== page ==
Caregiver of the Year Award Winner: Paul Broussard, Youngsville, La.


Caregiver of the Year Award Winner: Paul Broussard, Youngsville, La.

Care recipient: Stephanie, 48, who has multiple sclerosis and spina bifida OC

Nominated by: Himself (Read nominating letter.)

In his words:
When I feel stressed, I:
Call for my grandson to come visit as it relaxes my wife and I.

My current challenge is: Caring for my wife; lifting her is hard on my back.

When I have an extra five minutes, I: Look on the Internet for music.

My mantra is:
Change your thoughts and change your life.

Recommended reading: “MS, The Challenge”

The legacy I would leave to another family caregiver is: Be strong, understanding and compassionate

My 2010 goal is: Continue taking care of my wife and helping her get her jewelry design going


When Paul Broussard married his wife, Stephanie, seven years ago, he couldn't say a word. “I was crying so much,” he says.

The Internet provided the introduction but the eyes sealed the deal. “It was love at first sight,” 44-year-old Paul says.

Prior to their marriage, Paul understood Stephanie's care needs but he also felt his strong love for her. “I wanted her to come and stay with me,” he says. He knew it would be hard, he says, while acknowledging, “I didn't know it would be this rough.”

The rough right now is assisting Stephanie with showering. It's a strain on his back, getting Stephanie in and out of the shower and in and out of the shower chair. “So as long as she is happy and I can help change the things that stand in her way, it's all good,” Paul says.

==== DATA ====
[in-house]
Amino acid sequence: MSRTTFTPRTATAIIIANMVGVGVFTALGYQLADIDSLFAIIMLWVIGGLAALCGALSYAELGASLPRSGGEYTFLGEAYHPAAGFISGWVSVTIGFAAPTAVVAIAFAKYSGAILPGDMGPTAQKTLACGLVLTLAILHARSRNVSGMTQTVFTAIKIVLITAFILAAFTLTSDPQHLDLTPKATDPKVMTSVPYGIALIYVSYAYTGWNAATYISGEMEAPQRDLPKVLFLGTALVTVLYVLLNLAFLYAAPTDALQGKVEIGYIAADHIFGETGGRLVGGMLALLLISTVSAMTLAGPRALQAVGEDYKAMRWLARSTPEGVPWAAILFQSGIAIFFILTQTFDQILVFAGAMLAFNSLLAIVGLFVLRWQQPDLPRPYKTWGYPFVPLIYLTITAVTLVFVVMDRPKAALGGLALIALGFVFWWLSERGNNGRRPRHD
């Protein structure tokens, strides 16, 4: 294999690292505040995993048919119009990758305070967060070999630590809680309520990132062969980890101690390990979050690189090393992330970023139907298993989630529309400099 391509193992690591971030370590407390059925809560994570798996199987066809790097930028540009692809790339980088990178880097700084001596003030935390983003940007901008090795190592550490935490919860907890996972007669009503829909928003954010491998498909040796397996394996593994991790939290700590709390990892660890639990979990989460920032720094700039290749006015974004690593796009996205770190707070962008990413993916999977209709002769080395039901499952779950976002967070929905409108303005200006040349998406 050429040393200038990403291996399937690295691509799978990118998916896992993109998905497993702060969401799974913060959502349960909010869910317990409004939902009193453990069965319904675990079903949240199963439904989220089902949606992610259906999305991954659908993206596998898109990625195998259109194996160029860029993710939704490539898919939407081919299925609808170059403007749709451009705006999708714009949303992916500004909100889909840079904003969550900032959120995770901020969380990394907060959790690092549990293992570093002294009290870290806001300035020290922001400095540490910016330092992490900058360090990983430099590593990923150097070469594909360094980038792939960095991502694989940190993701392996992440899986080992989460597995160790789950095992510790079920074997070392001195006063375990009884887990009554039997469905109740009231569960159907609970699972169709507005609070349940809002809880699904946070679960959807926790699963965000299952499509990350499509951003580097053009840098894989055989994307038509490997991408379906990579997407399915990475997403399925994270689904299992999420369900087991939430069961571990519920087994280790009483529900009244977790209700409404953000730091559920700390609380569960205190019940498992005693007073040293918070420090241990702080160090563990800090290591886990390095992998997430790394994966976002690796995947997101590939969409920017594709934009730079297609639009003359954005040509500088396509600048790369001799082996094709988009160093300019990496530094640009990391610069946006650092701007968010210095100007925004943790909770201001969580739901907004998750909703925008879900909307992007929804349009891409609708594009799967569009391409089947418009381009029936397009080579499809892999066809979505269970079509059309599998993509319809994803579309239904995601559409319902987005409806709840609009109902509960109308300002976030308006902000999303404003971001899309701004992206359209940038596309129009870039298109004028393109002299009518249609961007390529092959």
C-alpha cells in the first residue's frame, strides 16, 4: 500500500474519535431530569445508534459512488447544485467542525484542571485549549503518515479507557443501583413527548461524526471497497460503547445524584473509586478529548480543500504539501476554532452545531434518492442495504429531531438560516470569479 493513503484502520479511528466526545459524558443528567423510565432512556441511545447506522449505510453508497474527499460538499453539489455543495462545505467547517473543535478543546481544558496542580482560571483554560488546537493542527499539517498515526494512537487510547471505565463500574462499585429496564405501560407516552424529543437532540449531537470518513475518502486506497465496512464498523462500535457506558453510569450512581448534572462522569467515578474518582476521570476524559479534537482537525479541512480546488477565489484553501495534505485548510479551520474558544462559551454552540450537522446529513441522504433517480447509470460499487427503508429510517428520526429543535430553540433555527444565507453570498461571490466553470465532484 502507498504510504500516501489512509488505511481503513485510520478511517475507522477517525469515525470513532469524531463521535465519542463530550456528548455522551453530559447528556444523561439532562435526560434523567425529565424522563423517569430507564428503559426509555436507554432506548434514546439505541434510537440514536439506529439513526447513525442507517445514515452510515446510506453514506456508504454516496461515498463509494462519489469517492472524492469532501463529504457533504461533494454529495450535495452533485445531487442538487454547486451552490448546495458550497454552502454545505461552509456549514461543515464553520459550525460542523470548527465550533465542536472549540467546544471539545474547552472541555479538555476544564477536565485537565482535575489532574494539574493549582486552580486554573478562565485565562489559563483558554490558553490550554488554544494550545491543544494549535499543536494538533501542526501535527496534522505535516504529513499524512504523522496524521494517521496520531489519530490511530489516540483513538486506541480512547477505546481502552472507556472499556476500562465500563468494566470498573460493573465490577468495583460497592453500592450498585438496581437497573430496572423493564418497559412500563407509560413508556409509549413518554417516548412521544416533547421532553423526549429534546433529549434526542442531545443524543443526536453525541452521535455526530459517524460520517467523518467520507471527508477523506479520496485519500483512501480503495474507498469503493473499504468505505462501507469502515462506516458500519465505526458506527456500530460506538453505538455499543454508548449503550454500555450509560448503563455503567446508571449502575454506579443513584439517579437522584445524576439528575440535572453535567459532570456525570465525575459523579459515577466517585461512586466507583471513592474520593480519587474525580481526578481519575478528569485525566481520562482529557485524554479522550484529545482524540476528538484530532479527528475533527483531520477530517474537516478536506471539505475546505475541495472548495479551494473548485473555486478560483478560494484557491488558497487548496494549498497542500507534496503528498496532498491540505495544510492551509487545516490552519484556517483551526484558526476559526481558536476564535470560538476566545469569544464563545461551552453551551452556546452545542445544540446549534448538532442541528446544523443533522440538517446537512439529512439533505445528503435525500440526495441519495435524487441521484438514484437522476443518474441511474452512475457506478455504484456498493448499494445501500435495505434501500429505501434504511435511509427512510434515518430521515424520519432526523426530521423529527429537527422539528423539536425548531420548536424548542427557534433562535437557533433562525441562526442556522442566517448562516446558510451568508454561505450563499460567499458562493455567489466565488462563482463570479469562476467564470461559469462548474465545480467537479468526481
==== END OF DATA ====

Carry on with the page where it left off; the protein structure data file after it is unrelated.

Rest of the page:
One of Stephanie's joy is cooking. When standing at the kitchen counter to prepare food became too difficult for her, Paul converted an old kitchen table into a work station. “She can sit in her wheelchair and do her prep work, use her mixer etc.,” Paul says. “I always look for ways to make her life less complicated by obstacles and more accessible through hope.”

As Paul cares for Stephanie, so Stephanie helps care for Paul's father. His father, who is 67, has difficulty with speech and swallowing. “They share similar symptoms and she never tires of doing research on the computer and contacting people for Dad,” Paul says. “She is really the remarkable one. She never gives up.”

For Paul, the best part of the day is the morning, when he wakes and enjoys a cup of coffee (“cup of Joe”). When not caring for Stephanie, Paul searches the Internet for records and LPs he can resell on eBay and Amazon. “I love music so I used my love for my wife and my love for music to begin selling online,” Paul says.

Even within the challenges of caregiving, Paul continues on with love and faith. “Good deeds will be rewarded,” he says.